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An unidentified Good Samaritan fell to his death on Wednesday morning, February 6, after stopping to assist the victim of an auto accident. It happened in the early morning hours on a 450-foot-high bridge over Pine Valley Creek, which is located about an hour to the east of San Diego.

The man happened upon a crash involving a Ford F-150, which had crashed into the bridge around 5:13 a.m. The truck had the westbound left lane blocked. While the man and another man driving a different vehicle attempted to render aid to the driver of the Ford F-150, three other cars crashed into the truck. The man ran to the bridge’s southern edge and jumped over the rail to avoid being injured by the crashing vehicles. He fell some 450 feet to this death. Police say that rescuers found the man’s body in the canyon below the Pine Valley Creek Bridge.

This story underscores the need for caution when rendering aid during a crash situation. We all want to help when someone is injured or hurt, but it is important to take our own safety into regards first and foremost before putting ourselves in harm’s way.

Esurance offers tips for Good Samaritans on how to stay safe and be the most help to crash victims.

  • Park a safe distance from the crash. Try to park at least 100 feet from the accident. This gives first responders room to work and also allows you to survey the scene from a good distance to ensure that your own safety is not at risk.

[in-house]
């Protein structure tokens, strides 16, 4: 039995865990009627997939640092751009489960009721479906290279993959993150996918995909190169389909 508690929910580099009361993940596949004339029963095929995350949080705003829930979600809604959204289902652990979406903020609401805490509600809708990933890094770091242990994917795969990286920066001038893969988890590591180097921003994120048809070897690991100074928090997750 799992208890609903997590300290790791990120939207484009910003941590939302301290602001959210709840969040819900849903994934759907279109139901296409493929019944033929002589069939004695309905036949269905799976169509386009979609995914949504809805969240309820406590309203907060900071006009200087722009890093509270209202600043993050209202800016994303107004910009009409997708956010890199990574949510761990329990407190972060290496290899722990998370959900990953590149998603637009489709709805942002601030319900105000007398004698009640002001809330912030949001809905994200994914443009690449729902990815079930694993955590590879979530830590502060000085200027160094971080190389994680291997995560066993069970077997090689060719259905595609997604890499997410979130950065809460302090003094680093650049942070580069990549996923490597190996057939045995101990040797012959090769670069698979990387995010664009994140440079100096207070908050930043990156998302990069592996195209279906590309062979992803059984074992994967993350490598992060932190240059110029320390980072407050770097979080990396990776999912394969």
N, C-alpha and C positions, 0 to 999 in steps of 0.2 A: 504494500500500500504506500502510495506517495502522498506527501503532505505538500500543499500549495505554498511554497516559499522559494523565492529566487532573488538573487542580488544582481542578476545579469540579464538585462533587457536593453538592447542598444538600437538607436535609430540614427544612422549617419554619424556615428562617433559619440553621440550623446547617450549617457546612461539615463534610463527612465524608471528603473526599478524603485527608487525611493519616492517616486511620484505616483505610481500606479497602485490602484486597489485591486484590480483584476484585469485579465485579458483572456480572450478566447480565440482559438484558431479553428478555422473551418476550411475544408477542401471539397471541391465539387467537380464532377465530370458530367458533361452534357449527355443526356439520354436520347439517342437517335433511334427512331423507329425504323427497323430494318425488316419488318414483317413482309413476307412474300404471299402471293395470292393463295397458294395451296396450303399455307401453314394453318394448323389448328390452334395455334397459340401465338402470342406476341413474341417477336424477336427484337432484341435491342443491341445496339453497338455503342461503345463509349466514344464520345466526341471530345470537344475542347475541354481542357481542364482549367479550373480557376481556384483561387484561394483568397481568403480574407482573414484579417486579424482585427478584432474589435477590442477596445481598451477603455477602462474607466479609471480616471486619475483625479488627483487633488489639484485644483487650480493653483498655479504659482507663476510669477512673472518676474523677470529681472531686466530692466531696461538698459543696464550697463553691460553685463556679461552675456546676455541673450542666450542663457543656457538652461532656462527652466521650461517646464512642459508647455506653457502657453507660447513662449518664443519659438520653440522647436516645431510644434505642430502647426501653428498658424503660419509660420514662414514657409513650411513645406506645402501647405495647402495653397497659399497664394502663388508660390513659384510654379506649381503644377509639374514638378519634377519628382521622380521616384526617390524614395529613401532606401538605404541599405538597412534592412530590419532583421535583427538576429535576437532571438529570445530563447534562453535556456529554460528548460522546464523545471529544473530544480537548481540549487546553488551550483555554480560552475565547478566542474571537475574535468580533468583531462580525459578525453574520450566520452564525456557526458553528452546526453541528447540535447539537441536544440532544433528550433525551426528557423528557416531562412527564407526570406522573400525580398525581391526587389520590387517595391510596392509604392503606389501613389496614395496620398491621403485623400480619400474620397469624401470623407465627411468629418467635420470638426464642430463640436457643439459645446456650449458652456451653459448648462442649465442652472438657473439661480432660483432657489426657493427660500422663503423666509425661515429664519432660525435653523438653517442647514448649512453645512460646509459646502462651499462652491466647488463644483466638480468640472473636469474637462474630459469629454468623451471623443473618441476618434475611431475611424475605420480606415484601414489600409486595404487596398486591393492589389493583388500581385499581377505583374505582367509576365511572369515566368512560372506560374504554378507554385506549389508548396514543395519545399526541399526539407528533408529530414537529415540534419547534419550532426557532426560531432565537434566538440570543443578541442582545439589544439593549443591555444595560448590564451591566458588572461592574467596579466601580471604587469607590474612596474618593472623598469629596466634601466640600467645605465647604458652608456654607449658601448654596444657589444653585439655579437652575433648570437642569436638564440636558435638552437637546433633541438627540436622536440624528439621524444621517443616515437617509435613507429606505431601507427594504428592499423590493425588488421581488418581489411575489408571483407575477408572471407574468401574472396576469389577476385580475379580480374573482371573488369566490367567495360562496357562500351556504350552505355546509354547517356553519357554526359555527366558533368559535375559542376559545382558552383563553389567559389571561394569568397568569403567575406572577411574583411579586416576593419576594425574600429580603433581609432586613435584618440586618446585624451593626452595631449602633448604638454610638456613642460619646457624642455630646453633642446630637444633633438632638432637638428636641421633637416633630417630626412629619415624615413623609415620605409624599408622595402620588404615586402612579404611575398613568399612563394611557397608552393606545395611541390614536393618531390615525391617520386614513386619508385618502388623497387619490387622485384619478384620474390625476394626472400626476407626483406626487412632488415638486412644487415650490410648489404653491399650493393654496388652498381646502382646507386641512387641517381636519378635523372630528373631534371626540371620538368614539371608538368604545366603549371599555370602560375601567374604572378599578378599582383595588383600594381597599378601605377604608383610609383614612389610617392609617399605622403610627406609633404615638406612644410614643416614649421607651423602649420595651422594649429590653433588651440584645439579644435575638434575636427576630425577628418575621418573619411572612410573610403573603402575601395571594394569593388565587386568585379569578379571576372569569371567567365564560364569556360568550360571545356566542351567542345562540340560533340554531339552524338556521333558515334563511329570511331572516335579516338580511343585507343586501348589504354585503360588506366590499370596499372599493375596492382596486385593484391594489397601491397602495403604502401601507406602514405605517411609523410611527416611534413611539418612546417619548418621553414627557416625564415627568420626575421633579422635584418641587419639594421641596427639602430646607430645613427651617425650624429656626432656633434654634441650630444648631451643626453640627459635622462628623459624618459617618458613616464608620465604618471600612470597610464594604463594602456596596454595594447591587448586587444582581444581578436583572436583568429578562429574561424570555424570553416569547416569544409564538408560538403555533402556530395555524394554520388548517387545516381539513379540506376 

• Use your hazard lights to indicate to oncoming traffic that they should proceed with caution. If it is safe to do so, use traffic triangles or flares if you have them. Avoid using flares if there are potential fuel leaks.
  • Dial 911. Never make the assumption that someone else has notified 911 of the accident. Be ready to provide 911 operators with information about the accident’s location and any other information that can help ambulance or police be ready when they arrive at the scene.
  • Size up the situation. From a distance, size up any possible victims, including victims who may have been thrown from their vehicles. Look for perils like leaded fuel, broken glass and downed power lines.
  • Assist victims. If it is safe for you to do so, approach victims, but don’t attempt to move them unless the car is on fire or there’s some other imminent danger. Sometimes just talking to them, calming and reassuring them that you’ve dialed 911 is a big help. You might also provide a blanket or jacket to keep them warm.
  • Help drivers move their vehicles off the roadway if it is safe for them to do so and their vehicles are running.

Accidents spring up without a moment’s notice. If you or someone you love has been involved in a car accident, see our San Francisco car accident attorney right away to weigh the legal options available to you.

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